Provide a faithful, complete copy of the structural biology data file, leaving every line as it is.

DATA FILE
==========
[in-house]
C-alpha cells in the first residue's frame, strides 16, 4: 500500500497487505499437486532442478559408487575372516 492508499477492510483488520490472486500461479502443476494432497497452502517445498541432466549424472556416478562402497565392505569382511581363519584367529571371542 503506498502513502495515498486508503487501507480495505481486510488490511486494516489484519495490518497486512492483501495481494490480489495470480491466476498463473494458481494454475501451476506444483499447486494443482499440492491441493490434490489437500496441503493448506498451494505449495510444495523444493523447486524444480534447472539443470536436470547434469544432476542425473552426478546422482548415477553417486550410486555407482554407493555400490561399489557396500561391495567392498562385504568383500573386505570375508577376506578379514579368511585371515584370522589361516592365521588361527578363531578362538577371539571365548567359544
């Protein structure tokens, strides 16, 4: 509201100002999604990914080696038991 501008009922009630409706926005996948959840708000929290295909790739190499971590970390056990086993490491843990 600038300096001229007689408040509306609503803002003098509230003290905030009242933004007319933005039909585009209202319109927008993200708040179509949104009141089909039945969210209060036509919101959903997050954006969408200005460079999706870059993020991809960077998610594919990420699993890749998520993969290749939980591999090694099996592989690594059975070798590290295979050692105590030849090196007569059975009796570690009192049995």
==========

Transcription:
[in-house]
C-alpha cells in the first residue's frame, strides 16, 4: 500500500497487505499437486532442478559408487575372516 492508499477492510483488520490472486500461479502443476494432497497452502517445498541432466549424472556416478562402497565392505569382511581363519584367529571371542 503506498502513502495515498486508503487501507480495505481486510488490511486494516489484519495490518497486512492483501495481494490480489495470480491466476498463473494458481494454475501451476506444483499447486494443482499440492491441493490434490489437500496441503493448506498451494505449495510444495523444493523447486524444480534447472539443470536436470547434469544432476542425473552426478546422482548415477553417486550410486555407482554407493555400490561399489557396500561391495567392498562385504568383500573386505570375508577376506578379514579368511585371515584370522589361516592365521588361527578363531578362538577371539571365548567359544
């Protein structure tokens, strides 16, 4: 509201100002999604990914080696038991 501008009922009630409706926005996948959840708000929290295909790739190499971590970390056990086993490491843990 600038300096001229007689408040509306609503803002003098509230003290905030009242933004007319933005039909585009209202319109927008993200708040179509949104009141089909039945969210209060036509919101959903997050954006969408200005460079999706870059993020991809960077998610594919990420699993890749998520993969290749939980591999090694099996592989690594059975070798590290295979050692105590030849090196007569059975009796570690009192049995």